What are clinical trials?
Clinical trials are studies carried out in human volunteers over a period of 10-15 years to investigate the safety and/or efficacy of a medicine. The Food and Drug Administration (FDA) describes the following phases:
Assesses the drug's most frequent (and serious) adverse events and how the drug is metabolised and excreted. The number of subjects (either healthy volunteers or people with the disease/condition) ranges from 20 to 100. Phase I takes several months.
Provides preliminary data on the biological activity of a drug. Safety continues to be evaluated and short-term adverse events are studied. Up to 300 subjects (volunteers with the disease/condition) are studied. Phase II takes between several months to two years.
Continues assessing effectiveness and adverse reactions. It is carried out in 300 - 3,000 volunteers with the disease/condition from different human populations. Different dosages and the combination with other drugs can be assessed. This phase takes between one and four years.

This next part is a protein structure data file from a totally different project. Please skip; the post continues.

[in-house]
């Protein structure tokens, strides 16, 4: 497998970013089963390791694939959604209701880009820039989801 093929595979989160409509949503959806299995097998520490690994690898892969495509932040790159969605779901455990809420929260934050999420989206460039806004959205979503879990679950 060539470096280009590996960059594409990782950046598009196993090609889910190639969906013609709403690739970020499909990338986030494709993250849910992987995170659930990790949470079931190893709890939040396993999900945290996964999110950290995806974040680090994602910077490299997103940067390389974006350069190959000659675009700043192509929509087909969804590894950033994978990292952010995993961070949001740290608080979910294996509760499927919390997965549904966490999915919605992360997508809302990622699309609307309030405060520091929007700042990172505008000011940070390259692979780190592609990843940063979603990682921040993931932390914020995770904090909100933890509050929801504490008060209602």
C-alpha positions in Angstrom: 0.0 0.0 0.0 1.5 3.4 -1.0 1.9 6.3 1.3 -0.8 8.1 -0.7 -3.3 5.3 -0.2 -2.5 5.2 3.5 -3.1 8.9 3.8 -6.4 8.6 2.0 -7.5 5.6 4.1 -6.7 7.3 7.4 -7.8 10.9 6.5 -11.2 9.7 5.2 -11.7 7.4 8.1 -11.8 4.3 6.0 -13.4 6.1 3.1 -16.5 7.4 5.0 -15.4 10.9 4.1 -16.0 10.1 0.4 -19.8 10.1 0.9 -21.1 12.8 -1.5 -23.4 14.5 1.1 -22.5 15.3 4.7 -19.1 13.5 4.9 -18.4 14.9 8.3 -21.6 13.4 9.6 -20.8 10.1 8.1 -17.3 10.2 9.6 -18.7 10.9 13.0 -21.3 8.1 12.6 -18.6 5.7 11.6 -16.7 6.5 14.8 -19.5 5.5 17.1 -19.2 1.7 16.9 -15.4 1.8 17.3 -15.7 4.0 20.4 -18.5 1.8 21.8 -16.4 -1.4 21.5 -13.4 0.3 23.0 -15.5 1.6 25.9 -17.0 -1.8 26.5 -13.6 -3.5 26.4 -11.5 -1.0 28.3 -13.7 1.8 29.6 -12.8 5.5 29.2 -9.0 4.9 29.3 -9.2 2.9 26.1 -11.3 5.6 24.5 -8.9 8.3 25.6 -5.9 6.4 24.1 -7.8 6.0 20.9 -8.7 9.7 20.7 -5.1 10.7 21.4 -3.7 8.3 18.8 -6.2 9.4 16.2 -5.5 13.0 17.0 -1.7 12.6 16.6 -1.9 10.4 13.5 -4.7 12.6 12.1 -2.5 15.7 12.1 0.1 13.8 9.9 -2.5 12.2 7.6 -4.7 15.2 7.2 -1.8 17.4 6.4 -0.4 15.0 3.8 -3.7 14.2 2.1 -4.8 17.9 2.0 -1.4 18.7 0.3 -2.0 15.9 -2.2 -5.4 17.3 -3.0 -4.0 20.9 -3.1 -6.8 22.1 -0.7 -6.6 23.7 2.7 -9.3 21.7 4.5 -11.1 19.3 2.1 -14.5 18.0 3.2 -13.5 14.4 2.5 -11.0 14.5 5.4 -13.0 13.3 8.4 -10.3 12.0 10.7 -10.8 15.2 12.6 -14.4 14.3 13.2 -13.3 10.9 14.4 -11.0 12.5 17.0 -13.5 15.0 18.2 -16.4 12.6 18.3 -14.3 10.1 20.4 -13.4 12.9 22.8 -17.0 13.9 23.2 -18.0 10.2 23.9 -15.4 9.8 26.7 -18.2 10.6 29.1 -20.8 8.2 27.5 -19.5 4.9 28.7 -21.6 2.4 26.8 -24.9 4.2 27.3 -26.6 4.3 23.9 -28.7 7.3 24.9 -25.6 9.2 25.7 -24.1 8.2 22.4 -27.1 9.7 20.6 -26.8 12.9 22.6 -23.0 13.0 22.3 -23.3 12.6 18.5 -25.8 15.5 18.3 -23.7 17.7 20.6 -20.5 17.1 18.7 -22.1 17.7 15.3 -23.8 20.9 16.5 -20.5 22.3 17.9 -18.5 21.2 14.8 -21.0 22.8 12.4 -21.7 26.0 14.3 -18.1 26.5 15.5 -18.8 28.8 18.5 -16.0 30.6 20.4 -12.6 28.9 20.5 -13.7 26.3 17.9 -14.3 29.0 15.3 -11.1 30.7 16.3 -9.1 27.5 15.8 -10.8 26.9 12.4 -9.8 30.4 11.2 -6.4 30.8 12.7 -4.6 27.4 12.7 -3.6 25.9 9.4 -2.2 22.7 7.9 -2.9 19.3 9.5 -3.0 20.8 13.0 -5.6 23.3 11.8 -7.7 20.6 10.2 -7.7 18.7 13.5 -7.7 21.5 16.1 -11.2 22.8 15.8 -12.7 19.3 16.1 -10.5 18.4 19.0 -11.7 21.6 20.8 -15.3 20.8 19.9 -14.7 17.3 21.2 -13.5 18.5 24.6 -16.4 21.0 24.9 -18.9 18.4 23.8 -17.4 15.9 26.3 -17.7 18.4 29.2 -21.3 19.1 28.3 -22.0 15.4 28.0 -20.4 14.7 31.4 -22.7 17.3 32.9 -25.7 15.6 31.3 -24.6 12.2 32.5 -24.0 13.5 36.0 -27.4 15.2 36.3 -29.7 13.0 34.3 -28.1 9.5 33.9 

Takes place once the FDA authorises a drug for marketing. Further information on drug's safety, efficacy and/or optimal use will be assessed in pharmacovigilance.
Some phase IV drugs (e.g. from ClinicalTrials.gov) may also be in postmarketing surveillance, and might be used for conditions different from the ones for which the drug has been originally approved for. Several thousands volunteers who have the disease/condition are studied.
This FDA infographic gives a summary of the different phases in a clinical trial.